Bollack, Jean. 2016. The Art of Reading: From Homer to Paul Celan. Trans. C. Porter and S. Tarrow with B. King. Edited by C. Koenig, L. Muellner, G. Nagy, and S. Pollock. Hellenic Studies Series 73. Washington, DC: Center for Hellenic Studies. http://nrs.harvard.edu/urn-3:hul.ebook:CHS_BollackJ.The_Art_of_Reading.2016.
22. A Sonnet, a Poetics—Mallarmé: “Le vierge, le vivace …”*
Le vierge, le vivace et le bel aujourd’hui
Va-t-il nous déchirer avec un coup d’aile ivre
Ce lac dur oublié que hante sous le givre
Le transparent glacier des vols qui n’ont pas fui!
The type of poetry Mallarmé has adopted here implies an intention. This intention is entirely deposited in an irreducible movement toward abstraction. This aim brings the poet all the more overtly into competition with philosophy, in that we are not dealing with a form of philosophical poetry. It suffices to consider the rigor in the poetic redefinition of the notions and their connections within the framework of a system. The syntax is not disjointed; it is not subject to the arbitrariness of untrammeled violence (legitimized in Finas 1961:32). The aujourd’hui (“today”) placed at the threshold of the composition can be posited as a precise temporal entity. The context leads us to see represented in the poem something like an order of things, the dynamism of life or the reality of nature, life in its constancy and its perpetuation, opposed to art. The aujourd’hui does not mark a particular moment in lived experience. It stretches infinitely to the point of reigning uninterrupted, without past or future.
Un cygne d’autrefois se souvient que c’est lui
Magnifique mais qui sans espoir se délivre
Pour n’avoir pas chanté la région où vivre
Quand du stérile hiver a resplendi l’ennui.
The swan appears in counterpoint. It has not been directly at issue up to now, except implicitly through the aviary gestures that situate the poetic momentum. The adventure is initiated here by a narrative. What came before set forth the framework, the preliminaries. The opposition is introduced with the emergence of the bird; its deliverance is accomplished in a strongly marked distancing. The theme is reversed with the triumph of winter, every threat set aside. No overflowing of the perceptible in proliferation. The swan guarantees purity, a withdrawal accomplished. As the choice of the passage to liberated language has been made, the swan is the master of the kingdom, the author of the surpassing, the conqueror of a truer world. The transition has enthroned immobility. The liberating aim of the words has been turned back with the swan; this aim escapes the destructive succession of natural creations.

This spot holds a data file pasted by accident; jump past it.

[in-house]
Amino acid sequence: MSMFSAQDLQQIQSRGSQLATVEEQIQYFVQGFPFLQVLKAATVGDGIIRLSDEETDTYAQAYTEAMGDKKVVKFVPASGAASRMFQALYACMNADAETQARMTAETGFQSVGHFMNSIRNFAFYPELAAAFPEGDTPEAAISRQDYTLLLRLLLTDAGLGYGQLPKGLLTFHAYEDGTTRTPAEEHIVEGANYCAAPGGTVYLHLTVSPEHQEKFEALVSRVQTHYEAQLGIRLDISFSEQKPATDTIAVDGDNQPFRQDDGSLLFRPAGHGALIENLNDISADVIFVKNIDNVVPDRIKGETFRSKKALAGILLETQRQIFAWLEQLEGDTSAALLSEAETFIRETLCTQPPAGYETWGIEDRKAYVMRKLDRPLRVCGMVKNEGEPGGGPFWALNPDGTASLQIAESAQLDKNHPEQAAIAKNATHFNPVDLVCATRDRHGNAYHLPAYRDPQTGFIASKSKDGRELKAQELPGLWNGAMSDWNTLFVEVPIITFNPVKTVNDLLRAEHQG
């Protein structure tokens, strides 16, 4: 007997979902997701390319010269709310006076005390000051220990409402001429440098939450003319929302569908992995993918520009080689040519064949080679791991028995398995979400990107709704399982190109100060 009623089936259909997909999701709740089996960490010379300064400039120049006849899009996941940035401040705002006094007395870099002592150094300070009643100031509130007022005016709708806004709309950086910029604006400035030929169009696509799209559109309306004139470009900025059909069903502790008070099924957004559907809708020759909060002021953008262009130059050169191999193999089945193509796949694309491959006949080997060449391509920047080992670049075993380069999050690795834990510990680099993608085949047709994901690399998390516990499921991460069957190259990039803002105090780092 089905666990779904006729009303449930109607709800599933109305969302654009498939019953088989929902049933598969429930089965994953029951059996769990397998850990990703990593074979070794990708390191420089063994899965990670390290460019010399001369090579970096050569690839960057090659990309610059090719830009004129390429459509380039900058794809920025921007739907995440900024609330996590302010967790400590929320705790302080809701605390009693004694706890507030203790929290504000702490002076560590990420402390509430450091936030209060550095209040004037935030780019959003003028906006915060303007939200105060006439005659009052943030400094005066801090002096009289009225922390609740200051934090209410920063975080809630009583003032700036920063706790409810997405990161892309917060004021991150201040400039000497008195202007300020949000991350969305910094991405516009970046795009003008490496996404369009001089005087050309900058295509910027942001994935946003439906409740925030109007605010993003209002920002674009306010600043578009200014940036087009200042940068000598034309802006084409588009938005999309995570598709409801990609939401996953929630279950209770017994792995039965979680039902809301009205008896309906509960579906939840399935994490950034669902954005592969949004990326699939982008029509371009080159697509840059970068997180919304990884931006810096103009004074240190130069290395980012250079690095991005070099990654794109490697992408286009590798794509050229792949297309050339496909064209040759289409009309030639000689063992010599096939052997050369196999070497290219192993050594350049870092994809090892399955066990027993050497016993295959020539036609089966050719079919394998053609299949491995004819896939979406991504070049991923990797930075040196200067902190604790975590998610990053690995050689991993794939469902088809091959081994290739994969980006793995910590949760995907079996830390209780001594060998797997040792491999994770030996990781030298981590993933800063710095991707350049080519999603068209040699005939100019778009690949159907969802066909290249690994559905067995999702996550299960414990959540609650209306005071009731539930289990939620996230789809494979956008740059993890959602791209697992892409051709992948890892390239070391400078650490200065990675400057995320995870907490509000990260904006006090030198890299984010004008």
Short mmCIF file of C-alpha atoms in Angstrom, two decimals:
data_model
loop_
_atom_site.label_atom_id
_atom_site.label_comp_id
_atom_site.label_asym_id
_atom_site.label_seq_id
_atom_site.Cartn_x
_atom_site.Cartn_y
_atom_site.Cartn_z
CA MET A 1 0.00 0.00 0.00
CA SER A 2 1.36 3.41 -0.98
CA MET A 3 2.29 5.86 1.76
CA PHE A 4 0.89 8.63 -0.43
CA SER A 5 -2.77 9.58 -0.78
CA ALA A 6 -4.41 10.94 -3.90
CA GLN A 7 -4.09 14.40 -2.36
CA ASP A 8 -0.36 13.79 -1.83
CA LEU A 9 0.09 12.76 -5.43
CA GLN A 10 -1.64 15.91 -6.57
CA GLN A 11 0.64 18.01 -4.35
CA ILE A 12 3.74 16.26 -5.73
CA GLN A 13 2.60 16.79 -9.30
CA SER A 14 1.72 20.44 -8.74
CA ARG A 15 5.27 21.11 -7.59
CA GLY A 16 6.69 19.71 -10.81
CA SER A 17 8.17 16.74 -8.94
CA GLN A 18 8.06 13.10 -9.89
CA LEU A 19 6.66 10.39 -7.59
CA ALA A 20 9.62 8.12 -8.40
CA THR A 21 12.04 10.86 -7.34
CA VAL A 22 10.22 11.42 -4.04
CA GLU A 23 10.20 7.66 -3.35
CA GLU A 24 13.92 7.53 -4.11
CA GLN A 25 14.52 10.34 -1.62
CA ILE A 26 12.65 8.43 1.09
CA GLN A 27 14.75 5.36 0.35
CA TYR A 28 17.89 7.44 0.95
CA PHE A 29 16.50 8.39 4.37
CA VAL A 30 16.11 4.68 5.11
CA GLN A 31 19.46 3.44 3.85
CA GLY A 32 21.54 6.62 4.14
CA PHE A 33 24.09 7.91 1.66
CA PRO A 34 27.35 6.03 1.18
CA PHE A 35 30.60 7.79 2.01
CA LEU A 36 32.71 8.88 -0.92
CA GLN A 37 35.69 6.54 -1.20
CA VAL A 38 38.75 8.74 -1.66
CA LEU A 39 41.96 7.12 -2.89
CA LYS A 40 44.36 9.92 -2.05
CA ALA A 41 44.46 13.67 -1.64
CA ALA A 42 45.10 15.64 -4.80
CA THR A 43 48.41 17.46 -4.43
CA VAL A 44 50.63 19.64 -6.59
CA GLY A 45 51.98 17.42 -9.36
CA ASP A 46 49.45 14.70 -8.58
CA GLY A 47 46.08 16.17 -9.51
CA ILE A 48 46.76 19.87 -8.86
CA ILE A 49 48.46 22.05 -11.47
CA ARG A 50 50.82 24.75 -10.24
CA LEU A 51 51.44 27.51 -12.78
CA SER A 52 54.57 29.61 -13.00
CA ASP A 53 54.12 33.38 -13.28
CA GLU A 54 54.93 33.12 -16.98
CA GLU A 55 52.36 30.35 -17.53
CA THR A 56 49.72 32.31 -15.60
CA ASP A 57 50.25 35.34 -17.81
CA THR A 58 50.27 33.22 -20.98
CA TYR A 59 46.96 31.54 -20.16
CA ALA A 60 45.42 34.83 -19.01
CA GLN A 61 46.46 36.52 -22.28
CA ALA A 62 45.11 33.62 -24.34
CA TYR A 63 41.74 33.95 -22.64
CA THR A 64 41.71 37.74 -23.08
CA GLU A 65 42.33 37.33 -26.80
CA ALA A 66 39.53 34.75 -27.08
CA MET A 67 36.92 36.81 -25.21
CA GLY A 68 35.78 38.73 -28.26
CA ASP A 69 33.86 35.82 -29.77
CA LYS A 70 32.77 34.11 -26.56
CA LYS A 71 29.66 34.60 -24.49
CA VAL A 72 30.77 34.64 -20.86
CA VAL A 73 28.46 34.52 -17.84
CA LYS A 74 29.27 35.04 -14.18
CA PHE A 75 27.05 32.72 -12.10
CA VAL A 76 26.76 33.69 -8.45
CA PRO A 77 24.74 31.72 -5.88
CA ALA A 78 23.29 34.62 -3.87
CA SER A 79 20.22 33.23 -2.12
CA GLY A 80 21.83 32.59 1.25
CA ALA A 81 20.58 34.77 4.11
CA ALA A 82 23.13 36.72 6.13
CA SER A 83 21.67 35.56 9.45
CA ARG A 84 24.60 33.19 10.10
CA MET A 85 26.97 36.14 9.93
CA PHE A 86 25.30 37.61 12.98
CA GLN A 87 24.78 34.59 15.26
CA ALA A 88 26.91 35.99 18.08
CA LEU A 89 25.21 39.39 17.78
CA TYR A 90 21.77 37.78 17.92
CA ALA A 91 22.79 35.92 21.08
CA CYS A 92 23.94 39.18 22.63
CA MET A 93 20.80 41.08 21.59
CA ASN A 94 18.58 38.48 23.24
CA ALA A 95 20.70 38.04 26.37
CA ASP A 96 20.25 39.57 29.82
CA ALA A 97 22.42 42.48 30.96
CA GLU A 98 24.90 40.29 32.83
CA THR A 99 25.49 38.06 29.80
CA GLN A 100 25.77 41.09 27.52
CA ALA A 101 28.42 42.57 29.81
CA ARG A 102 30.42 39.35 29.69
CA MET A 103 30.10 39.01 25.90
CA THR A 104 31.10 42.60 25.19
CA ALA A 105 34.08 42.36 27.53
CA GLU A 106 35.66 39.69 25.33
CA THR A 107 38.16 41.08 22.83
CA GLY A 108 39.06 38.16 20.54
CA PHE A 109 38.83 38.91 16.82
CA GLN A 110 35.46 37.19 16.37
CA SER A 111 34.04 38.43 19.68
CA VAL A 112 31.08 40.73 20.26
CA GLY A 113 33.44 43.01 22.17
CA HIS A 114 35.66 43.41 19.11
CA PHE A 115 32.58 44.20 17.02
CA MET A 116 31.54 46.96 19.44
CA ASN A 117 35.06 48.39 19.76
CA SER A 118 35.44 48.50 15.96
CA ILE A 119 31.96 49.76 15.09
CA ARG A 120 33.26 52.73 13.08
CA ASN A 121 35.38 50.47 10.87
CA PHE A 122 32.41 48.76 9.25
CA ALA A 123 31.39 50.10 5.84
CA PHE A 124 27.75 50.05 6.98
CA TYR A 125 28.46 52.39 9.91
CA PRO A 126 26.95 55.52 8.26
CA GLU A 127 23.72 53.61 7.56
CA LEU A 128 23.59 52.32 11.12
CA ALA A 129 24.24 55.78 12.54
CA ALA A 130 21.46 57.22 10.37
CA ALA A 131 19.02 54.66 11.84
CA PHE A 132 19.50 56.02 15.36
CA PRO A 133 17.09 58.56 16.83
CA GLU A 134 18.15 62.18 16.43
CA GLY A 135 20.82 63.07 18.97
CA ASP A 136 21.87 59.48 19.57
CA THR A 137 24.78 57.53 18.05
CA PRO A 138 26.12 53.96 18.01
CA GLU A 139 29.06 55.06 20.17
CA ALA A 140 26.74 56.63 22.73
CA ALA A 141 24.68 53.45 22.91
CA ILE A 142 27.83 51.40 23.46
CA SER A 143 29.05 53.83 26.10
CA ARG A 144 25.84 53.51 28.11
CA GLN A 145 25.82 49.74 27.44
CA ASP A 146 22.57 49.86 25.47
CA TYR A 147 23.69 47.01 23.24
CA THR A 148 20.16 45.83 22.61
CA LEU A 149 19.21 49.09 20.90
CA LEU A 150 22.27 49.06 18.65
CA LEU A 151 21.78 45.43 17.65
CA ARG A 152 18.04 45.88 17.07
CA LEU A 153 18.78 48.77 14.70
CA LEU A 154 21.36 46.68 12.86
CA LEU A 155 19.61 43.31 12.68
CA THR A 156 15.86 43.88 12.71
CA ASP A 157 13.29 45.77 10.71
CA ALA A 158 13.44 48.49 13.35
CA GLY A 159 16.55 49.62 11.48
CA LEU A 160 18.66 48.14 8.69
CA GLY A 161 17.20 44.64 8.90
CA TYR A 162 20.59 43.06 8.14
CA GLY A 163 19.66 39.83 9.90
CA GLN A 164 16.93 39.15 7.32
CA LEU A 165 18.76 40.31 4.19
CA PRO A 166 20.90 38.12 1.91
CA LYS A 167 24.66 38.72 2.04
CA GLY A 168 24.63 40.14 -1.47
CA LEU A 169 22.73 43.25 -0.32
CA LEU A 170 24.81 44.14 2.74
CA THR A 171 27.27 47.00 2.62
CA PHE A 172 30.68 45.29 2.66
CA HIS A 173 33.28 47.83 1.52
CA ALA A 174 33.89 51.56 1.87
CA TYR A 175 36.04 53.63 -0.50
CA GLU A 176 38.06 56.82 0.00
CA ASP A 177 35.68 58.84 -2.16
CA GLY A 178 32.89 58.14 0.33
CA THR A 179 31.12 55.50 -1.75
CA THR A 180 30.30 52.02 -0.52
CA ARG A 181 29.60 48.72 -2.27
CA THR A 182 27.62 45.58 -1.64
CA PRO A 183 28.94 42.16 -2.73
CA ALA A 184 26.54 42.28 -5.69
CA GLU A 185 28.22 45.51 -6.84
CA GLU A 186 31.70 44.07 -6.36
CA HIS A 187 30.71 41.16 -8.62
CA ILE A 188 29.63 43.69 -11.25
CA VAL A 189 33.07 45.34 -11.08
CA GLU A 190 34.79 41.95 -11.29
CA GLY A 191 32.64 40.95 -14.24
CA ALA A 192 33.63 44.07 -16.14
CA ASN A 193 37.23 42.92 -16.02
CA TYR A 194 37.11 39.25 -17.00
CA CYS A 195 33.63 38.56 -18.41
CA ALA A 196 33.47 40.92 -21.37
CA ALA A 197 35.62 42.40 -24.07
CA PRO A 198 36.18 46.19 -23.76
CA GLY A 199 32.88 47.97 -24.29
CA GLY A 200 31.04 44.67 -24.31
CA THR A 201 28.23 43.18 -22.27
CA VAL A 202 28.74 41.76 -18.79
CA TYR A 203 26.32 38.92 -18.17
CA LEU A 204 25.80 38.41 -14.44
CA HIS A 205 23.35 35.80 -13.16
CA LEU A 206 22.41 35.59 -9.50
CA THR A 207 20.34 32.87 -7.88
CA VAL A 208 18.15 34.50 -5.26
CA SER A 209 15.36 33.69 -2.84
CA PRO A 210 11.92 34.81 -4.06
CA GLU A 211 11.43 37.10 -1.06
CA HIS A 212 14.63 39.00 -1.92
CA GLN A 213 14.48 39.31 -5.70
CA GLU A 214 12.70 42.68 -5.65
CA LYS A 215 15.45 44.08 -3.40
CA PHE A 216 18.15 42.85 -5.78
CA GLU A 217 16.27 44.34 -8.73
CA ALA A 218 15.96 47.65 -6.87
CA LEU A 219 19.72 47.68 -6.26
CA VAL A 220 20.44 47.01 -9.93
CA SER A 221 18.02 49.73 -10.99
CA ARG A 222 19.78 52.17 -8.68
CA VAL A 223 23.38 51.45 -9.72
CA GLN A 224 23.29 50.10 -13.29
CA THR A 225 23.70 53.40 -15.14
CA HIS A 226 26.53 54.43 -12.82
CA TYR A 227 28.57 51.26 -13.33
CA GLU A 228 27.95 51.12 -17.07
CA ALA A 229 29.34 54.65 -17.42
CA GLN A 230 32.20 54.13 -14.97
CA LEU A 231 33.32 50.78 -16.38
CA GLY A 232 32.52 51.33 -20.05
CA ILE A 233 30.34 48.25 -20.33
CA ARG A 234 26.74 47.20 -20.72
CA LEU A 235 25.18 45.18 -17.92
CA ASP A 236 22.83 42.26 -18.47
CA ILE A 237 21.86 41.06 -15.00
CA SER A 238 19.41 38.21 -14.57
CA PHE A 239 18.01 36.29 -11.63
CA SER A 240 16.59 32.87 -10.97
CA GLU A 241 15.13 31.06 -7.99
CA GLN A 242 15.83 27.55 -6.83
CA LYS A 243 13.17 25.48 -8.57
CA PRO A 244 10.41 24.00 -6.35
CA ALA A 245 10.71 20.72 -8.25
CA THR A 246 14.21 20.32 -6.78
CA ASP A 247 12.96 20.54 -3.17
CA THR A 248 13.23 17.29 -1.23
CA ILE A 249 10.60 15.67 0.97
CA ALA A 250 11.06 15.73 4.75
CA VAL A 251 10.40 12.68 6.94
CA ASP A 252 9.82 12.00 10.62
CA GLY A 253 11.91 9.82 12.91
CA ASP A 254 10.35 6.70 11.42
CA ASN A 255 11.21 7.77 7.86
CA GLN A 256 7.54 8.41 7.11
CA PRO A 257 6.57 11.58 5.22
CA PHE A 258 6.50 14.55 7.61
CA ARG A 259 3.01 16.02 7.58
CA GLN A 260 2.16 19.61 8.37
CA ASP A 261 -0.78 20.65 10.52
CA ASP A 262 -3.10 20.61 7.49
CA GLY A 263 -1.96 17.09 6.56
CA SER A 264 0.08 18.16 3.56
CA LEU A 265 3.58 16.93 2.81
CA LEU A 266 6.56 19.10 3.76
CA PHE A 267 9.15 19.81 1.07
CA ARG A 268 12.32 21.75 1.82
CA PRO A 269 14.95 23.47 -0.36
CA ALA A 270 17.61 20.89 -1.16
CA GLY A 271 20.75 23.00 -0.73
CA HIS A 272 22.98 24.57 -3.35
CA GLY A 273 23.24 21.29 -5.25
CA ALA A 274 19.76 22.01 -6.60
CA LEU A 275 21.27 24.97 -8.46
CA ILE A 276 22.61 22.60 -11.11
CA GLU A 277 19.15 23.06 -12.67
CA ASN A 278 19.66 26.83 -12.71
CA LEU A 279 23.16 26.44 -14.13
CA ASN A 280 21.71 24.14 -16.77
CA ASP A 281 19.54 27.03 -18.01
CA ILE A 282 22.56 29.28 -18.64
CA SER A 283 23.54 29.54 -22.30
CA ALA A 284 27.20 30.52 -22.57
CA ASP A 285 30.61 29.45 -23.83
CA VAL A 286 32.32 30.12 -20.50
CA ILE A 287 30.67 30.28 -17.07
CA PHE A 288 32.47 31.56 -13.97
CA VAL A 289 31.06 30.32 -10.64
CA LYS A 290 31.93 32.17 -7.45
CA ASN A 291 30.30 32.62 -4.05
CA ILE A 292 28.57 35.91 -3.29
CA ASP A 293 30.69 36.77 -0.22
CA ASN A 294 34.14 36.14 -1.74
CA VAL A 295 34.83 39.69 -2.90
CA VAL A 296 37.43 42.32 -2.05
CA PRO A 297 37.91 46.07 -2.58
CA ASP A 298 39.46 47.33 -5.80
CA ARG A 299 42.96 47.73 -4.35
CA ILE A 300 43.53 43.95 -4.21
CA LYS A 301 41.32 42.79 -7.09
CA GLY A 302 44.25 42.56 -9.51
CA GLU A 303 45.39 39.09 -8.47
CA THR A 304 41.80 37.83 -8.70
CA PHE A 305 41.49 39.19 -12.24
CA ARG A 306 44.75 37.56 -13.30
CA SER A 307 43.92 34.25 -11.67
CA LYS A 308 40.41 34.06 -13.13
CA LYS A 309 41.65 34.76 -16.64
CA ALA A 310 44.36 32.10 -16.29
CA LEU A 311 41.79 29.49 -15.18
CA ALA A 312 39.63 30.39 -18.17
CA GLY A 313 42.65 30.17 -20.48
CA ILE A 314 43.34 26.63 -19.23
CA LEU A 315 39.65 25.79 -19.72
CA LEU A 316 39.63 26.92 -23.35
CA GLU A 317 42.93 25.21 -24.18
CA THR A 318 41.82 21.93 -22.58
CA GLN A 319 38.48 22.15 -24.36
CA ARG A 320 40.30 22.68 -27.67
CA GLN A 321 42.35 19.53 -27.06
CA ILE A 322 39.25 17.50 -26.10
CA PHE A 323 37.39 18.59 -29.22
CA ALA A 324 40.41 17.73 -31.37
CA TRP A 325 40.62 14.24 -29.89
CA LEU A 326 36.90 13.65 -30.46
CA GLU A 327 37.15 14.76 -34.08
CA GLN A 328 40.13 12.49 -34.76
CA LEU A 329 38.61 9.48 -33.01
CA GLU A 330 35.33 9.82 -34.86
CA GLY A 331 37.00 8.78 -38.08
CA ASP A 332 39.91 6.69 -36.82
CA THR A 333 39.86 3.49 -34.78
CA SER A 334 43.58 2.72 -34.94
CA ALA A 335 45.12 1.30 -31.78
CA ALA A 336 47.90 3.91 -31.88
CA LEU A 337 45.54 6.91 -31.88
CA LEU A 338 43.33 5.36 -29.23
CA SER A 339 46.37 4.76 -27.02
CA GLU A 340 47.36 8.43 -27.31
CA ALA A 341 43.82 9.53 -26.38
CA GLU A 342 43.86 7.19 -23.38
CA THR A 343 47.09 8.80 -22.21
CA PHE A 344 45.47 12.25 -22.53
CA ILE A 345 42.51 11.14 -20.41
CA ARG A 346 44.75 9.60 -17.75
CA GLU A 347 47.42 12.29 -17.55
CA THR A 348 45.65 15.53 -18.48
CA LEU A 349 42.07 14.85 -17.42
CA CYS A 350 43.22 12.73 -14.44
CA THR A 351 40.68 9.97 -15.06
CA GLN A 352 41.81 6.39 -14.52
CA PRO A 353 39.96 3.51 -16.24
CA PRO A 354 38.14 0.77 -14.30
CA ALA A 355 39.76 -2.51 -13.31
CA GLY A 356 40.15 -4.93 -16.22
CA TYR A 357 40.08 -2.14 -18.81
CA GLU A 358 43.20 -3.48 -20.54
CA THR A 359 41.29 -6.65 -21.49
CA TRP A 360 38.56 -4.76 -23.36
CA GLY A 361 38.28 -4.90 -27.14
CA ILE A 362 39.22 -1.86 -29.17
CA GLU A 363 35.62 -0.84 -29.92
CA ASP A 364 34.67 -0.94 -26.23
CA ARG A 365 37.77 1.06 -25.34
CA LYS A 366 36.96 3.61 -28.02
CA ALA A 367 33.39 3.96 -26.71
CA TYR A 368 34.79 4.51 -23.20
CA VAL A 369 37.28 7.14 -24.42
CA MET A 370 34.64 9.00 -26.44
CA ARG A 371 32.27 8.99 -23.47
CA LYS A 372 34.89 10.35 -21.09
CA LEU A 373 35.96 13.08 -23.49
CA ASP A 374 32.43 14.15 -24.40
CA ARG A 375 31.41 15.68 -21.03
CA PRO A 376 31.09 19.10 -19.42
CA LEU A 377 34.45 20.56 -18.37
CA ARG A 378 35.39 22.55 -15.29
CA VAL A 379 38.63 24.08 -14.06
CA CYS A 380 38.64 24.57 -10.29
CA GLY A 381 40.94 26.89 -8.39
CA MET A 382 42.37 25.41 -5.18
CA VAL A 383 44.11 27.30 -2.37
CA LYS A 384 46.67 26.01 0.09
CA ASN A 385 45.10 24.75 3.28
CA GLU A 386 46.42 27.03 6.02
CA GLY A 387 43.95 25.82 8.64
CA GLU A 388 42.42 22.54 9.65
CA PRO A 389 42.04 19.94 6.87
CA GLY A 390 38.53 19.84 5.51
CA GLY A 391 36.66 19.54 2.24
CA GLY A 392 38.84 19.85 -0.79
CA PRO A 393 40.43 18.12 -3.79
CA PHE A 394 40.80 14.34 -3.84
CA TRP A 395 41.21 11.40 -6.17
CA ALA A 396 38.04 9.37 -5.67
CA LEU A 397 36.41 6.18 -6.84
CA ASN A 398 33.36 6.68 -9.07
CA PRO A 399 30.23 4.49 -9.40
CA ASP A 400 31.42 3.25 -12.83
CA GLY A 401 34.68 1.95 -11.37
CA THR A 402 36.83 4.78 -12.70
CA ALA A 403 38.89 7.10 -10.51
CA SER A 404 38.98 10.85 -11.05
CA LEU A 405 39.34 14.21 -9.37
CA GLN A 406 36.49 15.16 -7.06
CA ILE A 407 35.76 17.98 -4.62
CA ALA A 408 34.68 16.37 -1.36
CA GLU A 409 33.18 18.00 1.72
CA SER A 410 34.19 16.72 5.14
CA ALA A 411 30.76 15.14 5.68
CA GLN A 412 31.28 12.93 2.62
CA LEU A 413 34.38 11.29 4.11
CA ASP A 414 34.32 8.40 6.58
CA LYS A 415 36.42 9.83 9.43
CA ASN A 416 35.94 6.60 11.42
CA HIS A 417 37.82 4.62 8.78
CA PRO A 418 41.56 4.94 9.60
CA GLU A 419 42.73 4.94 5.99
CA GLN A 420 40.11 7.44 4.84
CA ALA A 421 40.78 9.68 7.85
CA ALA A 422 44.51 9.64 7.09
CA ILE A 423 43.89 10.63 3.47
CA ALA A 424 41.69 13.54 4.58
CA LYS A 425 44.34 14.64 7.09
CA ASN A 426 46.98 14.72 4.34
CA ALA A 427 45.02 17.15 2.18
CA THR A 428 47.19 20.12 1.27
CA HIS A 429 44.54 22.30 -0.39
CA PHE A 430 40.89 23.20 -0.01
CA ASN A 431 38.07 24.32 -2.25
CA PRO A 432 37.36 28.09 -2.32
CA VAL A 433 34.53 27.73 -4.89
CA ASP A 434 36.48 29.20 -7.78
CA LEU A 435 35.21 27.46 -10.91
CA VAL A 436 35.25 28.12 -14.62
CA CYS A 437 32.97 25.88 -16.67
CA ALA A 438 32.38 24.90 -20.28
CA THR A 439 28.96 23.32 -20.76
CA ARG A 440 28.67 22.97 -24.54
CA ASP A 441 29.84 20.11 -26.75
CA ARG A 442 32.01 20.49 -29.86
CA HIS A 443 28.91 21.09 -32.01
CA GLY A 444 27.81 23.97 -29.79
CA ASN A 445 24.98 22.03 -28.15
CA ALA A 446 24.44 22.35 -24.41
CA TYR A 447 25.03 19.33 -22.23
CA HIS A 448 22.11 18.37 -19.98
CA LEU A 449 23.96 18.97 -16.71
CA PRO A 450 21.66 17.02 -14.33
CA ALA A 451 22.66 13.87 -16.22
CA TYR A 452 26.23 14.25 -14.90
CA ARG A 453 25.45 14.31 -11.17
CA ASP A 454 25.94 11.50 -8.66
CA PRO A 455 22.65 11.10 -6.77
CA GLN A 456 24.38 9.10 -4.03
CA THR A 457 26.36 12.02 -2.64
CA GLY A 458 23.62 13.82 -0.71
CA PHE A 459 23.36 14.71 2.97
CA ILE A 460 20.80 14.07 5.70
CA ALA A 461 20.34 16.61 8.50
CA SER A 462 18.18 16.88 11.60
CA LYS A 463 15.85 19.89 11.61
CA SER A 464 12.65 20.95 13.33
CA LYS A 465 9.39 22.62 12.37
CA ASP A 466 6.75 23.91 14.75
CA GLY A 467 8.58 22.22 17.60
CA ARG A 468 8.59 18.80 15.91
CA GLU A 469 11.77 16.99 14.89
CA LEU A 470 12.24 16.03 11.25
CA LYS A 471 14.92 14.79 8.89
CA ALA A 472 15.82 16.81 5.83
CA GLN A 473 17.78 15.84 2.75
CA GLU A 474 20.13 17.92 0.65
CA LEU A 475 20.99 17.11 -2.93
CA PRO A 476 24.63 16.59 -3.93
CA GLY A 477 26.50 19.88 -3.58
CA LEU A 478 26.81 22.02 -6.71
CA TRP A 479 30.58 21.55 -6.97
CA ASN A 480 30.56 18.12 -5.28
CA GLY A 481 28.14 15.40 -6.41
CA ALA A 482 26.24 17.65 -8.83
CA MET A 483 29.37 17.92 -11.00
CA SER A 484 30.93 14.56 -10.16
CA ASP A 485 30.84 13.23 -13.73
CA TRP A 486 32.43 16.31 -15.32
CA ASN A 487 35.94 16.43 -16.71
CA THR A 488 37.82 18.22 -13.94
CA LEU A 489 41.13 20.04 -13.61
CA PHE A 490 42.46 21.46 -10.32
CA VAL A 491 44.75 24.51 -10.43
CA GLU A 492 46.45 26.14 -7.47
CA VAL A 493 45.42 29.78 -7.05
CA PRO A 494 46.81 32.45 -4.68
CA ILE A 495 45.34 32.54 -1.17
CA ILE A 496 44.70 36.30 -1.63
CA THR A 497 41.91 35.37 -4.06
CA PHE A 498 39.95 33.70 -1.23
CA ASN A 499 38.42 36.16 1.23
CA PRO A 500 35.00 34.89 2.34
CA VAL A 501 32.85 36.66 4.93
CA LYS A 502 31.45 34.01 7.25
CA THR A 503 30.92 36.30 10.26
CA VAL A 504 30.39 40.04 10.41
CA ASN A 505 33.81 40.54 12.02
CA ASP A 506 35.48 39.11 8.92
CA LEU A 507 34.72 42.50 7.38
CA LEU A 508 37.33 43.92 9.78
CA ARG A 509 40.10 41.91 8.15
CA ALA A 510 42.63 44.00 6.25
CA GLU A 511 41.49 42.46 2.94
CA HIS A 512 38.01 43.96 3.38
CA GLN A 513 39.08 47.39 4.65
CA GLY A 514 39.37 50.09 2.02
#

Tout son col secouera cette blanche agonie
Par l’espace infligée à l’oiseau qui le nie,
Mais non l’horreur du sol où le plumage est pris.
The bird is cut in two; it is divided between its neck, held up straight, and its plumage, trapped in the earth. Elevation, separated from natural movement, transcends itself. The primary division is reproduced in the conquered realm, changing its nature. There are now two fastenings, one downward and the other upward. The one is left behind; it allows the other to propagate itself. Space opens up, flight unfolds there, exploring all the possibilities of ascension. The upward thrust claims the entire network of movements, all the entanglements possible; it is vanquished by the unique power of a distant resistance. It takes advantage of the irresistible support of the double fastening, in which anchoring and elevation come together. The opening disavows itself, welcoming also its negation. Thus speech triumphs through its gravity over space; it imposes its law on space.
Fantôme qu’à ce lieu son pur éclat assigne,
Il s’immobilise au songe froid de mépris
Que vêt parmi l’exil inutile le Cygne.
The apotheosis is outlined; it is developed as a stunning masquerade in the conceit of the sonnet. At its culminating point, the fixation of the words, called to structure space, has allowed an emblem to rise into the heights. The bird has not positioned this sign or the writing that the sign transfers and retraces. The constellation that bears the name Cygnus, the Swan, is already there, installed in the sky, like the other stellar figures, preceding poetic elocution. The bird, or what remains of it—namely, that into which it has been reduced and purified—has rejoined the constellation, stripped of all substance. The “phantom” is the sketch, released not from the shadows, but from an empyrean region, a figure for light adapted to its final destination.
Will it rend with a blow of its dizzying wing
This hard lake, forgotten yet haunted beneath
By the transparent glacier of unreleased flights!
A bygone day’s swan now remembers it is he
Who, magnificent yet in despair struggles free
For not having sung of the regions of life
When the ennui of winter’s sterility gleamed.
All his neck will shake off this white agony space
Has inflicted upon the white bird who denied it,
But not the ground’s horror, his plumage inside it.
A phantom assigned by his gloss to this place,
Immobile he stands, in the cold dream of scorn
That surrounds, in his profitless exile, the Swan.
N.B. Translations interpolated in the text may diverge slightly from Johnson’s translation, in order to bring out additional dimensions of the phrasing.]
J’ay vescu, j’ay rendu mon nom assez insigne,
Ma plume vole au ciel pour estre quelque signe
Loin des appas mondains qui trompent les plus fins.
Also cited in Marchal 1998:1187.